Defense jury

Jean-Philippe Antoni, Professor at the University of Bourgogne

Dominique Badariotti, Professor at the University Strasbourg

Christian Grataloup, Professor at the University Paris VII Diderot

Nicolas Meynen, Assistant Professor at the University of Toulouse Jean-Jaurès

Serge Ormaux, Professor at the University of Franche-Comté


A large number of French cities host military historical edifices (citadels, barracks, bastions, defensive walls, etc.). Although these initial defensive functions have been lost over times, these edifices remain deeply rooted in the urban fabric of their host cities. They continue exerting an impact on these cities' urban morphology and modern-time functions as well as the way in which the concept of city is understood. Cities nowadays face some new challenges, the increasing awareness of urban sprawl and its consequences, coupled with an urge to promote e renewed and sustainable urbanism, invites us to adopt new approaches to study urban fortifications. In addition to their symbolic aspect, fortifications are characterized by their out-of-the-common spatial measure (location, volume and geometry), requiring researchers to use methodologies and geographical concepts for their academic endeavour.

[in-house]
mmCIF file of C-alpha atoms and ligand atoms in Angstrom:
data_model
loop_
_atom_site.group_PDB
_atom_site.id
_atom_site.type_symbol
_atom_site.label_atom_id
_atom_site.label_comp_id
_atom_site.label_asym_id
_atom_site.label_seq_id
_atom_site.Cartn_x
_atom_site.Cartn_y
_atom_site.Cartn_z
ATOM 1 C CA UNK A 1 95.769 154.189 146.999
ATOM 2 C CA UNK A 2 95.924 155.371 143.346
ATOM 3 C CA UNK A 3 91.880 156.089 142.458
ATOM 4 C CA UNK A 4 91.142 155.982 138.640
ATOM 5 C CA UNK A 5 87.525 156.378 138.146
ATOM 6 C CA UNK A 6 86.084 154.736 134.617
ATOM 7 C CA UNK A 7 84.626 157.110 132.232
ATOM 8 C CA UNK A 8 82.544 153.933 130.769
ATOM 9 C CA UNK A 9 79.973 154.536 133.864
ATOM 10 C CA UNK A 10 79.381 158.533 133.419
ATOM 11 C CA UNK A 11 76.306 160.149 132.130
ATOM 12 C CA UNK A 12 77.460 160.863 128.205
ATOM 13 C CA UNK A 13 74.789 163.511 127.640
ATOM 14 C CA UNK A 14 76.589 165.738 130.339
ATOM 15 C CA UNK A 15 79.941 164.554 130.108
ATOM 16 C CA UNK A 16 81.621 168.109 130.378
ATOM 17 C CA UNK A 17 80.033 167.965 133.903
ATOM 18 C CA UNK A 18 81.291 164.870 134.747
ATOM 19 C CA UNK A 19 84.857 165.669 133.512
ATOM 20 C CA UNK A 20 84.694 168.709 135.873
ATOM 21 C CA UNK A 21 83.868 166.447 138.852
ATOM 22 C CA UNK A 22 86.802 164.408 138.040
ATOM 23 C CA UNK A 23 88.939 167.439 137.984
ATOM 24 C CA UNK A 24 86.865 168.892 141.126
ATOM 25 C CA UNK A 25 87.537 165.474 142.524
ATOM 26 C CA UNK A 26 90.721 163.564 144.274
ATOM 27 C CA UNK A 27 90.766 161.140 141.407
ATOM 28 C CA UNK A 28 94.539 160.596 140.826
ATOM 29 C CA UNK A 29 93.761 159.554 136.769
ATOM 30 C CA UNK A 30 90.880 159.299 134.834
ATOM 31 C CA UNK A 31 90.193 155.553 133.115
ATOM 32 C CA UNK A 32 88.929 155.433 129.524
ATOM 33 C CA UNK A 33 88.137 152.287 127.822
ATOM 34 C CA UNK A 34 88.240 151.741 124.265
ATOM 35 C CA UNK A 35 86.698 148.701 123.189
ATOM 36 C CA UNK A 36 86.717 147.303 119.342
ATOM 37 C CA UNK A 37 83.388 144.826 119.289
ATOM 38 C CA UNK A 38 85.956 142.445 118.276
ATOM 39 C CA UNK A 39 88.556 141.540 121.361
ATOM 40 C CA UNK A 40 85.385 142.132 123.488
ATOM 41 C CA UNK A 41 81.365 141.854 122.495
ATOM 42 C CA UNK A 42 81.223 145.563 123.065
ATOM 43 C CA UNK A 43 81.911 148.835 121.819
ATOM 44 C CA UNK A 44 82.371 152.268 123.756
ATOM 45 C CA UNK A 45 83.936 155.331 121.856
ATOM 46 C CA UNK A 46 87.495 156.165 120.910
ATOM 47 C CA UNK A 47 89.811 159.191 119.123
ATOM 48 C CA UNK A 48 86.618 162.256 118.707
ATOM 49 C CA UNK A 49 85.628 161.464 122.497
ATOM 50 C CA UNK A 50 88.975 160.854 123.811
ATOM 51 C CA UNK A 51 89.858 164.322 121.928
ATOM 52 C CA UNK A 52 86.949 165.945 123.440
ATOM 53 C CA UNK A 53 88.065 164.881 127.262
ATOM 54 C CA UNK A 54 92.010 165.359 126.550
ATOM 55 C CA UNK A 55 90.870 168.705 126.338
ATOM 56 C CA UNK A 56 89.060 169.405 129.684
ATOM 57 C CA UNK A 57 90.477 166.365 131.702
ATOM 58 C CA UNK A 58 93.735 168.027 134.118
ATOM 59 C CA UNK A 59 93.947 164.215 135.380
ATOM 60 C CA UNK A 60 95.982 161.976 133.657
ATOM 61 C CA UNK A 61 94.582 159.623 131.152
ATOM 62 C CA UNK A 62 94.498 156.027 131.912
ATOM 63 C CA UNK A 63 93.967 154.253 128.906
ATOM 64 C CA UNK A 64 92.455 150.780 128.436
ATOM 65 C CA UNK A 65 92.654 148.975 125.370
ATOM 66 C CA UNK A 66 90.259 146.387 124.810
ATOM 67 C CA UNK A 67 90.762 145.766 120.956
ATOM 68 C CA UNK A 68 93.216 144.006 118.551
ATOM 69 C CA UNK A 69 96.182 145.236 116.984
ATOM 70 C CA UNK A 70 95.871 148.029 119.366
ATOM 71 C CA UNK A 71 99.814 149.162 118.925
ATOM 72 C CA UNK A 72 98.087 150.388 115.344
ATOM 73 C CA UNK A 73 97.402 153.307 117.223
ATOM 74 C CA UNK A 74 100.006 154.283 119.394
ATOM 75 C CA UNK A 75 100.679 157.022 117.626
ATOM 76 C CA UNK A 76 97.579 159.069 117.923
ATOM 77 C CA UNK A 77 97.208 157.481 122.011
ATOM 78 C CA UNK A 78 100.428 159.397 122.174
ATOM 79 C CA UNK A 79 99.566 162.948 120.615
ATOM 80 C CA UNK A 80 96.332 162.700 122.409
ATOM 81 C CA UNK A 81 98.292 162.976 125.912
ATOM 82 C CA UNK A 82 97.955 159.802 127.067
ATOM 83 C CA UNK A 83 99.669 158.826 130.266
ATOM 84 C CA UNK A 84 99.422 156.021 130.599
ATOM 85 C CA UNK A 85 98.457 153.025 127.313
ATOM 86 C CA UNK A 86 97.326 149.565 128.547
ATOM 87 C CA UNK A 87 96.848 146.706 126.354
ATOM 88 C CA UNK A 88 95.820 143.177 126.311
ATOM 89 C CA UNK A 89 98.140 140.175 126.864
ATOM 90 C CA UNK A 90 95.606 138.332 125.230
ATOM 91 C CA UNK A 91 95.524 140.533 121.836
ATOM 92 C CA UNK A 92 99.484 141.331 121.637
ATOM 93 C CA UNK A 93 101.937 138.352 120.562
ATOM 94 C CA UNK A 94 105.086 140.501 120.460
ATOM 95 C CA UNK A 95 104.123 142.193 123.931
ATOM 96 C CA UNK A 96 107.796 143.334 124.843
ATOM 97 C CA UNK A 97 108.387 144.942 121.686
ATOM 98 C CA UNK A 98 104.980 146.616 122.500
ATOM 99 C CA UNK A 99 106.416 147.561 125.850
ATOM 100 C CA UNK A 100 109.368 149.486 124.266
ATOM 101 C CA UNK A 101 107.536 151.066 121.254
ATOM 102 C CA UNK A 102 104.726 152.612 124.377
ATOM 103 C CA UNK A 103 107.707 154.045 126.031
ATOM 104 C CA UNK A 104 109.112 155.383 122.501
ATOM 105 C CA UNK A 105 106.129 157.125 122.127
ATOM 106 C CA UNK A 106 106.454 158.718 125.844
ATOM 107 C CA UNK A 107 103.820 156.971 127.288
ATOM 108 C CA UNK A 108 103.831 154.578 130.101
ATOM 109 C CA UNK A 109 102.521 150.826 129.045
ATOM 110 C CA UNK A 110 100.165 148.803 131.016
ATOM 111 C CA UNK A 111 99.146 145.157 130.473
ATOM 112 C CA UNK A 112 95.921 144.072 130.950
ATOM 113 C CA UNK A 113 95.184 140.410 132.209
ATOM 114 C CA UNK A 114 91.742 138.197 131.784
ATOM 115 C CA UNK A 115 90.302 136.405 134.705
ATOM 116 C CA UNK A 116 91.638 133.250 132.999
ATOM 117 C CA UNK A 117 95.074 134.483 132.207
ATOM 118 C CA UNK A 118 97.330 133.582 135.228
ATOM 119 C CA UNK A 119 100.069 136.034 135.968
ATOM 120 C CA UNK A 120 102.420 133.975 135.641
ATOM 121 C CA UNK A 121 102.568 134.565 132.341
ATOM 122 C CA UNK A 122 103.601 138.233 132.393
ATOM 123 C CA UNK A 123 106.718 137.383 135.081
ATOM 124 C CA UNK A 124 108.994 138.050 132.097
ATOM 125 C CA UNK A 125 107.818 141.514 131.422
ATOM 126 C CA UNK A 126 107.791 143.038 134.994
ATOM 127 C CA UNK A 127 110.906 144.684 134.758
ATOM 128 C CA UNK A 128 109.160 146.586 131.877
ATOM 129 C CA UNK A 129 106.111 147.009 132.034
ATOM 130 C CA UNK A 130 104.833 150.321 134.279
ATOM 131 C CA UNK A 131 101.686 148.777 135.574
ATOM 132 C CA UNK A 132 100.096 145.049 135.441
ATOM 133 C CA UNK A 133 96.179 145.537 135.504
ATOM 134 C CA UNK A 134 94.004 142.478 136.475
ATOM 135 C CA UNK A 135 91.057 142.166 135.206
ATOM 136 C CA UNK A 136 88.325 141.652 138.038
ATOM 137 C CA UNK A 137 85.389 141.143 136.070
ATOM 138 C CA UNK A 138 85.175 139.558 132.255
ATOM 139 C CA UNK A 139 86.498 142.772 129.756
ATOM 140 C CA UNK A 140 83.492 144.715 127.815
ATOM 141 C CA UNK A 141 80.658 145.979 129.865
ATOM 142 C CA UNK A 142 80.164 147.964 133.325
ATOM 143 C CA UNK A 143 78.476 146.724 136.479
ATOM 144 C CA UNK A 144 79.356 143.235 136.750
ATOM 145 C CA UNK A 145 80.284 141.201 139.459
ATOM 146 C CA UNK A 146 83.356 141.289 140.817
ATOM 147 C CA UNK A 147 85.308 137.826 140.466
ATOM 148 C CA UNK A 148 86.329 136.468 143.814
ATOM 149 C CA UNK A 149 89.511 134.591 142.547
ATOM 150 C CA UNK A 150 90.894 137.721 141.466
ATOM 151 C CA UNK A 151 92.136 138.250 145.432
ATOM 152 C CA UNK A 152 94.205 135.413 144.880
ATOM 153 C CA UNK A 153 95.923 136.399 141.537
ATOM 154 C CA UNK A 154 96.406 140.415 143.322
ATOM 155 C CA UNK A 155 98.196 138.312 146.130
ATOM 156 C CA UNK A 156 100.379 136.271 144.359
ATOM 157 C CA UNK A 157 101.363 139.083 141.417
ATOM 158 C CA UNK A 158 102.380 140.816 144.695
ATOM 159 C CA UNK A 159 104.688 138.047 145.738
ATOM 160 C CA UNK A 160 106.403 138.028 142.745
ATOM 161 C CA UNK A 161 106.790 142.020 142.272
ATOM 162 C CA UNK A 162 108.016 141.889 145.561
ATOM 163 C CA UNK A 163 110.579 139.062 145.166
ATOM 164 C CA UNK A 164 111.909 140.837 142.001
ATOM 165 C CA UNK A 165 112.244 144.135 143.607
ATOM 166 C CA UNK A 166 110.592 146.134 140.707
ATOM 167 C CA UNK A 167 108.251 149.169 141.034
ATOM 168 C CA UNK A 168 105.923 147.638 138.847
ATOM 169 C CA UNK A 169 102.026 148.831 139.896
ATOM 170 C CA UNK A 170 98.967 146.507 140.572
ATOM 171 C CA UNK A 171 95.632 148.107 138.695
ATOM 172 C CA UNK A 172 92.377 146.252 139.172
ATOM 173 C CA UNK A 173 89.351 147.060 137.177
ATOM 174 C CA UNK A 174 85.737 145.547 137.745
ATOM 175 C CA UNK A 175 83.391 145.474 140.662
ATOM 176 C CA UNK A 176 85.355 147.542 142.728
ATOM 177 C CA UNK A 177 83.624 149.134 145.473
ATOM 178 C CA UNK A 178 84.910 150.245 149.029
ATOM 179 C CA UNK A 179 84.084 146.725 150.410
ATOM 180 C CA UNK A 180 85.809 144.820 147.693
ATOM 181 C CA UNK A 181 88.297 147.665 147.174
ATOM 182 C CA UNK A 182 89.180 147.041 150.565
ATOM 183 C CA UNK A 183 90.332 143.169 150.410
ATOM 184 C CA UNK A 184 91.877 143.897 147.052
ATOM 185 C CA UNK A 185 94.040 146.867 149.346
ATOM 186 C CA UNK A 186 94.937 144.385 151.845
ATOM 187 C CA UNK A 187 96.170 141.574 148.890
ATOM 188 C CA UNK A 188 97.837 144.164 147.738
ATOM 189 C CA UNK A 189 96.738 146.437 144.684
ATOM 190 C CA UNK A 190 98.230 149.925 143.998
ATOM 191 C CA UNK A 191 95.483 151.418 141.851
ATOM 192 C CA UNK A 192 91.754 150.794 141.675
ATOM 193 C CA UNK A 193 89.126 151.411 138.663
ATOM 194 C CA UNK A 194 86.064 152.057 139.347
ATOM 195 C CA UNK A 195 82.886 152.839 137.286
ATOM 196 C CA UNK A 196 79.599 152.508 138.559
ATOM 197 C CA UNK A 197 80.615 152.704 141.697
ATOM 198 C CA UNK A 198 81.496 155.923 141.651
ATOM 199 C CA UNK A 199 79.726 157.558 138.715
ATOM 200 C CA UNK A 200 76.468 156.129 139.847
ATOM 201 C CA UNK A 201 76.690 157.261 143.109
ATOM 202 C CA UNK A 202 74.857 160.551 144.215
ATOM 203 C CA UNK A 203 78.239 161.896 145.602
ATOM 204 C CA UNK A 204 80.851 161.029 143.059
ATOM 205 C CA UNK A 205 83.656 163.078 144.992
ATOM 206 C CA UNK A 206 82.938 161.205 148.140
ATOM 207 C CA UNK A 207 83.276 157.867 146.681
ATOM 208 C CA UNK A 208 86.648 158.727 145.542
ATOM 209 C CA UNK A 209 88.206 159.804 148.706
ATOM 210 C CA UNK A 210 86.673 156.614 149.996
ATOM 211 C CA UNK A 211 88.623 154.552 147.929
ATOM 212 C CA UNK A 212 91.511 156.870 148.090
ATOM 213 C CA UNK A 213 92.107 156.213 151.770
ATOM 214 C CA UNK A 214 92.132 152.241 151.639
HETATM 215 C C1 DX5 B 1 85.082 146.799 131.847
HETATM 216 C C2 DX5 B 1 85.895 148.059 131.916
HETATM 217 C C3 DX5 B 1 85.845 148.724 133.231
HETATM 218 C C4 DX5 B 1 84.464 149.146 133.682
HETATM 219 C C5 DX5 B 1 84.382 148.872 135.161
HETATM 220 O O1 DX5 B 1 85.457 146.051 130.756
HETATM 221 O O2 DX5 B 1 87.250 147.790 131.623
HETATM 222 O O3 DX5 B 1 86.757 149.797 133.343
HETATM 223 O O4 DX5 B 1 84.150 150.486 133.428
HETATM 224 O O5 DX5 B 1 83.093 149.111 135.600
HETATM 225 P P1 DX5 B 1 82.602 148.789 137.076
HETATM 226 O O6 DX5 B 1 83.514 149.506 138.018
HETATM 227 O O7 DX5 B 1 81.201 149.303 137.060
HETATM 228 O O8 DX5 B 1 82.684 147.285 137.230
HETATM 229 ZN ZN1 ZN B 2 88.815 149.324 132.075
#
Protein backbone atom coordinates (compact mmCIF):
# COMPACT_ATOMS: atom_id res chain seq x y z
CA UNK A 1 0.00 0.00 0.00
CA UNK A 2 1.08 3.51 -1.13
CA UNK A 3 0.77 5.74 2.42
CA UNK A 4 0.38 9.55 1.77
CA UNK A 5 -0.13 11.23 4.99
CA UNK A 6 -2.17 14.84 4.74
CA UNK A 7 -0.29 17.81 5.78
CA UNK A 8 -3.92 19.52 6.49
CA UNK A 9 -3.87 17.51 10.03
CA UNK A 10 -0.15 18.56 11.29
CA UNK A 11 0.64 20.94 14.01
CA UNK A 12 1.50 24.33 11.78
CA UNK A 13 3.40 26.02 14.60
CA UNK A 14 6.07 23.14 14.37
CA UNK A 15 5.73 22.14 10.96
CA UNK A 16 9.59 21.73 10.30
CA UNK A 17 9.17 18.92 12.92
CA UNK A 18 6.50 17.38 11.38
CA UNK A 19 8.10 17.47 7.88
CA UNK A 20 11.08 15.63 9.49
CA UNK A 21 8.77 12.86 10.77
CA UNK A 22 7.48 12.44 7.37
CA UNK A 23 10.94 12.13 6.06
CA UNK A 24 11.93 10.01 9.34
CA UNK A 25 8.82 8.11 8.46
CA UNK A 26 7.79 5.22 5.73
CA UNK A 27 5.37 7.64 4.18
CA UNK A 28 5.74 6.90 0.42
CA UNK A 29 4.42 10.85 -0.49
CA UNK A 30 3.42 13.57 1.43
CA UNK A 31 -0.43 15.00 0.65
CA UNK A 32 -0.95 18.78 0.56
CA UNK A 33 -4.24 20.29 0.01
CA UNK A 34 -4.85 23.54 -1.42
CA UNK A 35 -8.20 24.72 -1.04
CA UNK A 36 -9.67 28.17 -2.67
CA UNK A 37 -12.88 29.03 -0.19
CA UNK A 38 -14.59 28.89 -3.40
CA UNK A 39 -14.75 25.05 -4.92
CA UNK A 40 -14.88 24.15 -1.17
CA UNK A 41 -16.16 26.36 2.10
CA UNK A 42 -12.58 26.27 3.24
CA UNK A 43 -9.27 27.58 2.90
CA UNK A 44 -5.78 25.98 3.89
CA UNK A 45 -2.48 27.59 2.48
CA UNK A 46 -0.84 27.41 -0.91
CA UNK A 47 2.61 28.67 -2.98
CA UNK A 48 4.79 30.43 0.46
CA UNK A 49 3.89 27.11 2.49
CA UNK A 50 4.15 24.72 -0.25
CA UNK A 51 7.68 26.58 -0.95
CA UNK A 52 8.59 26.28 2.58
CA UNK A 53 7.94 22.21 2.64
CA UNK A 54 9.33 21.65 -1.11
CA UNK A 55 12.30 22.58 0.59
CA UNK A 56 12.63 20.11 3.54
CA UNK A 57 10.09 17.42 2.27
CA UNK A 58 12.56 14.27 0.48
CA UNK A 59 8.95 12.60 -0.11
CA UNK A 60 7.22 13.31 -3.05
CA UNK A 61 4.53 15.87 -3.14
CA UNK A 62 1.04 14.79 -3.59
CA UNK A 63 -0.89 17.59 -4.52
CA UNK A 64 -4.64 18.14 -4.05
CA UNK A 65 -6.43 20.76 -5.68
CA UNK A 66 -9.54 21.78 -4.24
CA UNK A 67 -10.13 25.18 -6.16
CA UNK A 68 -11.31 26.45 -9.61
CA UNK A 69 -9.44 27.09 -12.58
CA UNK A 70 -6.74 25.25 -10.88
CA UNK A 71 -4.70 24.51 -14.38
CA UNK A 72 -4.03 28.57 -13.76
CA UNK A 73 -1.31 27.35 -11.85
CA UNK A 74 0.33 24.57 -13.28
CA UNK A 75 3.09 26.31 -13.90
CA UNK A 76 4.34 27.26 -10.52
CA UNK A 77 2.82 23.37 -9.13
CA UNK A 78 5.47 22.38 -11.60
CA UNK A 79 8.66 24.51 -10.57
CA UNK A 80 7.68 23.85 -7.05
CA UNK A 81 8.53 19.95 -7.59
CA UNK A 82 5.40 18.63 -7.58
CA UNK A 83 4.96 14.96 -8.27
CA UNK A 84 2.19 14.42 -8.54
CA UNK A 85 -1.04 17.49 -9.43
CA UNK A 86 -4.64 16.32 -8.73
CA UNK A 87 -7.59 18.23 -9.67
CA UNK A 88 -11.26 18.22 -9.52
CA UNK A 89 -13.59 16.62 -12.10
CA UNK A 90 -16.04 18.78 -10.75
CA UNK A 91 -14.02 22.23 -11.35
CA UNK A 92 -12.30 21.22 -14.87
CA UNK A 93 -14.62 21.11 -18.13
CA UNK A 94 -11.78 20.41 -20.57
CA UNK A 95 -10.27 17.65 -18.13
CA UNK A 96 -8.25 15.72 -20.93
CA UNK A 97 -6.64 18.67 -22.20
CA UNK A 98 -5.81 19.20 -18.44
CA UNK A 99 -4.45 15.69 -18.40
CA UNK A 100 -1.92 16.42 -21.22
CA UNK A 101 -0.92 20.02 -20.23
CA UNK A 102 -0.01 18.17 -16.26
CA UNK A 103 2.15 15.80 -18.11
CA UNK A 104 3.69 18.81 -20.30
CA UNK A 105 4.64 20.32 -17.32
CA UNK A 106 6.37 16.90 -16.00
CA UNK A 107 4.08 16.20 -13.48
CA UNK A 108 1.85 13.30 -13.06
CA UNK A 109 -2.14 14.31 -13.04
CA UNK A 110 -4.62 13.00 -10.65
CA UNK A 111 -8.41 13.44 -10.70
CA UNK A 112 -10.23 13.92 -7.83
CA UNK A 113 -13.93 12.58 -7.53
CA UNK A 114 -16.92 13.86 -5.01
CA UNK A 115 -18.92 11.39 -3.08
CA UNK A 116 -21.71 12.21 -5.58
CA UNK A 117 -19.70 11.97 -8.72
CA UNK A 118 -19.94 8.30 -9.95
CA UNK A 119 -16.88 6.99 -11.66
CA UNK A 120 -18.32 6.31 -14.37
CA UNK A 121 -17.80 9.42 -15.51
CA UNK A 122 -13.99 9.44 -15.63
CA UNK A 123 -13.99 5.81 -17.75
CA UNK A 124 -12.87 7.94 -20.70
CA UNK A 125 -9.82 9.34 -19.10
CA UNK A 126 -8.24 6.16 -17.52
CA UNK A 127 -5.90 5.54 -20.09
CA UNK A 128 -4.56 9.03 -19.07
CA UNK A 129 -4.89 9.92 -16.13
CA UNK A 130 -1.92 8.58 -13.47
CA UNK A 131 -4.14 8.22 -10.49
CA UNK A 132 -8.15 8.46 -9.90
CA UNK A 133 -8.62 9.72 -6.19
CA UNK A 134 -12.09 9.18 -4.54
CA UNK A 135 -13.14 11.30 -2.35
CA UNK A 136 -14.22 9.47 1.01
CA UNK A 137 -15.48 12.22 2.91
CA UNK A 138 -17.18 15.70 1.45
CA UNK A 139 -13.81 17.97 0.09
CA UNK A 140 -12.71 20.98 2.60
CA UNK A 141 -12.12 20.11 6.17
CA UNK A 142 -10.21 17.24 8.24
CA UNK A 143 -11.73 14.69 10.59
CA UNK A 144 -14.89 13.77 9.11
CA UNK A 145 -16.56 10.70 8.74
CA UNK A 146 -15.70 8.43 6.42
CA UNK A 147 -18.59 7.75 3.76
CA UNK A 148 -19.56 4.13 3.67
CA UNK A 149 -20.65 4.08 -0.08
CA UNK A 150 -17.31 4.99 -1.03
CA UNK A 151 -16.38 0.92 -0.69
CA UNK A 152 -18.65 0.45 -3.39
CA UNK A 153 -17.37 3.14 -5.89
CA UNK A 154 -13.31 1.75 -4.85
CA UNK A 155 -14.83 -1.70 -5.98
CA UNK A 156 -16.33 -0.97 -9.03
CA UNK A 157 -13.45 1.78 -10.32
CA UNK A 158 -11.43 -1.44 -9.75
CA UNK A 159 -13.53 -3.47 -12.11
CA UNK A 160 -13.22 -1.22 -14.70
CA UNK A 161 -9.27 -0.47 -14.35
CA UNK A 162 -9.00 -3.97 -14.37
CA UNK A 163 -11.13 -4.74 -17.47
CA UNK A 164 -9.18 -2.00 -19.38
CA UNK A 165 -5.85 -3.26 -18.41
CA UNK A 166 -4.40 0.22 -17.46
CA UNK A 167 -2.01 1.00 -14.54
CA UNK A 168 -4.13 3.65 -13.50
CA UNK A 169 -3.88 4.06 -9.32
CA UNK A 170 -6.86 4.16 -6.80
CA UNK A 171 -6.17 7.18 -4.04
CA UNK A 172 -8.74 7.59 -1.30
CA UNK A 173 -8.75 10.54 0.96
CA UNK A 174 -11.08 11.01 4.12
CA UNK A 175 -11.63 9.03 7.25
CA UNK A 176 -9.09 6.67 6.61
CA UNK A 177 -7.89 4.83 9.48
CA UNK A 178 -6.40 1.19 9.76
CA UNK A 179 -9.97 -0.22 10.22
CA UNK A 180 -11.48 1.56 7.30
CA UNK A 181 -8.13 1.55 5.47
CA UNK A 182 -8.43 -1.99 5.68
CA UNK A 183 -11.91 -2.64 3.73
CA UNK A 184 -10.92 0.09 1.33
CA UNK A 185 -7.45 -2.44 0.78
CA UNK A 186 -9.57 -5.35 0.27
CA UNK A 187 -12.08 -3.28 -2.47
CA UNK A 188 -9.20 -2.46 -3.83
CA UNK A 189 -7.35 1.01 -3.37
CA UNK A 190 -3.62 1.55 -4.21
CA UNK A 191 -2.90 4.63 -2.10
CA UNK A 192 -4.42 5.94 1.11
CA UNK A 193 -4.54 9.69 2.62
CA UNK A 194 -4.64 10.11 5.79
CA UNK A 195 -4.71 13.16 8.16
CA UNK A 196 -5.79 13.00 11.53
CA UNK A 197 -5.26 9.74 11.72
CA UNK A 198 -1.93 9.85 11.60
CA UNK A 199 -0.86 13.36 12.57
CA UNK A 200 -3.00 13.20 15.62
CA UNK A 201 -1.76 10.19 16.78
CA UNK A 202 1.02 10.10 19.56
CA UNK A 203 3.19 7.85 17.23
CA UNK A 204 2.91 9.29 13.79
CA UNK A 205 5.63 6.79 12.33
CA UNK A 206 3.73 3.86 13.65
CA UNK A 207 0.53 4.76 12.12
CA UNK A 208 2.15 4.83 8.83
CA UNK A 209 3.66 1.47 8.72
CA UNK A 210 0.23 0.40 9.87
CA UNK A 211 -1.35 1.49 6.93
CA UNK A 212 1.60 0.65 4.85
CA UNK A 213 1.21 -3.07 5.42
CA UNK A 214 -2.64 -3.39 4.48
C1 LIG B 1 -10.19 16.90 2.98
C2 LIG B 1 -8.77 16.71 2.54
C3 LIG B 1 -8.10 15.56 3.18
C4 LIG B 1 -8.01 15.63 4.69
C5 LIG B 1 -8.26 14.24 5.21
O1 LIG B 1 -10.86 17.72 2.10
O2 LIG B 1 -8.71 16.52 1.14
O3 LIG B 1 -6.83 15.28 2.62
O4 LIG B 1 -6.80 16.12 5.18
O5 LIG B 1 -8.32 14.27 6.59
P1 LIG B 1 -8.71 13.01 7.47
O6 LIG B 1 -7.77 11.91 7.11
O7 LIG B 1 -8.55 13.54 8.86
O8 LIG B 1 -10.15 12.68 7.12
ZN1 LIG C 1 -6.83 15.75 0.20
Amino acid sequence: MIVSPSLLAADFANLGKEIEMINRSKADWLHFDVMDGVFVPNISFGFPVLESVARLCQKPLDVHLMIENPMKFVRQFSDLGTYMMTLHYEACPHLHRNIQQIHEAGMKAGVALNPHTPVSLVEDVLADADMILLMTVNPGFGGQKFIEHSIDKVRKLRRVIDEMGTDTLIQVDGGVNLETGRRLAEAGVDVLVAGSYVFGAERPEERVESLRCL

Against this background : how can urban fortifications be used to create urban space that is spatially, socially and symbolically coherent with their historical heritage and that also satisfies the functional need of modern cities?

The first part of this doctoral dissertation presents modern-day challenges that fortified cities face (modernisation, urban expansion and sprawl, etc.), and the way in which their "heavy buildings" are affected.
The second part sheds light on the relationships between cities and their fortifications, thanks to descriptive, empirical and statistical analyses. The statistical study noticeably builds on a database to examine the rationale and rules underpinning the rehabilitation of ancient military edifices.
The last part of the dissertation proposes an evaluation of the potential of rehabilitating ancient military edifices and spaces for modern urban usage. For this purpose the impact of transforming the fortifications into residential blocks is assessed in a fortified French city (Besançon). This assessment aims at evaluating the consequences of such urban planning measures on urban morphology and functions.

Overall, the analysis provided in that doctoral dissertation demonstrates that ancient military buildings have their place in contemporary urban planning. They help to achieve a renewed and sustainable urban design in line with the urban morphology, modern, social and functional requirements and the development perspective in their host cities.